Bibek Debroy (for Info only, not official)

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Bibek Debroy

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    ...If ILO lends its name to a report, it ought to be taken seriously. Ending modern slavery, forced labour and forced marriage are laudable objectives. The report says globally, 40 million suffer from “modern slavery”. Of them, 25 million suffer “forced labour” and 15 million “forced marriage”. There is a riddle for small children — what is full of holes, but can hold water? As everyone knows, the answer is a sponge. A reading list of critiques of the methodology used in this report is as long as an arm. The report is full of holes. Does it still hold water? Since people have generally criticised the part devoted to forced labour, let me focus on forced marriage. ...

    Indian Express on Nov. 30, 2017, 12:35 a.m.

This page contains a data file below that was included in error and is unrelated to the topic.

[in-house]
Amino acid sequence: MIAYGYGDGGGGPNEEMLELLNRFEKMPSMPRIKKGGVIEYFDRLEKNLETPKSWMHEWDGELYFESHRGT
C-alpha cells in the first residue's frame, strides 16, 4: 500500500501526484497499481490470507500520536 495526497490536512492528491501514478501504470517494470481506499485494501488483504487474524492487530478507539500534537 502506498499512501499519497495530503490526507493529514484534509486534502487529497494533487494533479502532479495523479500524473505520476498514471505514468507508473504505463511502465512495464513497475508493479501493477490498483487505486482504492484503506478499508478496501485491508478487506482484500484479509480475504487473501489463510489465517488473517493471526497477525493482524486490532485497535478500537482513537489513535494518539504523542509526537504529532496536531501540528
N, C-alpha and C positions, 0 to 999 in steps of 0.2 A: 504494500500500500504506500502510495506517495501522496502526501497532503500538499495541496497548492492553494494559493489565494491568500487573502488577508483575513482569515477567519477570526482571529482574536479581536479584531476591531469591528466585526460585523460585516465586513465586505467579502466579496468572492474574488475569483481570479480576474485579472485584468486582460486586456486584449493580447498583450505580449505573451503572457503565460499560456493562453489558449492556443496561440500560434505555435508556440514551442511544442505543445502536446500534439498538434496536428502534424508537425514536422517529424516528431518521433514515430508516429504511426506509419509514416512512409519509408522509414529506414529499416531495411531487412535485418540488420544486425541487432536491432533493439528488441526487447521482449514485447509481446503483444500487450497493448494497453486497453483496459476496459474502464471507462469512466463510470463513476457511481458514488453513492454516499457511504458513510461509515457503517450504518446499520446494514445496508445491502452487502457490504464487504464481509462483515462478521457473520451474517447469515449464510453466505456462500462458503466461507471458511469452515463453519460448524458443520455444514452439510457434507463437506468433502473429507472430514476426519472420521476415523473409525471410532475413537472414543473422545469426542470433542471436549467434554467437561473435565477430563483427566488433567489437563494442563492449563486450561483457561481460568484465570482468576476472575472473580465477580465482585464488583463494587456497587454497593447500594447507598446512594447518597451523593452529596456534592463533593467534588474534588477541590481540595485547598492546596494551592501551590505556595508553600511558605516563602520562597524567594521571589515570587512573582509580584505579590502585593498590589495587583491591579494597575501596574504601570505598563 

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    ...To appreciate the problem, some figures: Twenty-five million cases pending in subordinate courts, more than six million for over five years. Sure, there are backlog issues in high courts and the Supreme Court too, but let’s focus on subordinate courts. Economists speak, or used to speak, of extensive and intensive methods of growth. Under the former, growth results from increases in inputs (land, labour, capital). Under the latter, growth results from increasing the productivity of existing inputs. Discussions on backlog resolution are prone to harping on the extensive, rather than intensive — increase the number of courts, increase the number of judges. ...

    Indian Express on Nov. 16, 2017, 12:35 a.m.

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    ... There can be an entire book of apocrypha based on what John Maynard Keynes is supposed to have written or said. On one occasion, Lord Keynes was reportedly asked, "How is your wife?" He replied, "Compared to whose wife?" Despite his marriage to Lydia Lopokova, given his proclivities, both the question and answer are unlikely. However, many things are judged on the basis of a relative, rather than absolute, performance. Most people will remember the name of the first person to reach the South Pole, but may not remember that of the second. Whether it is the International Food Policy Research Institute's (IFPRI) Global Hunger Index or the World Bank's Doing Business Indicators, there is an obsession with ranks. ...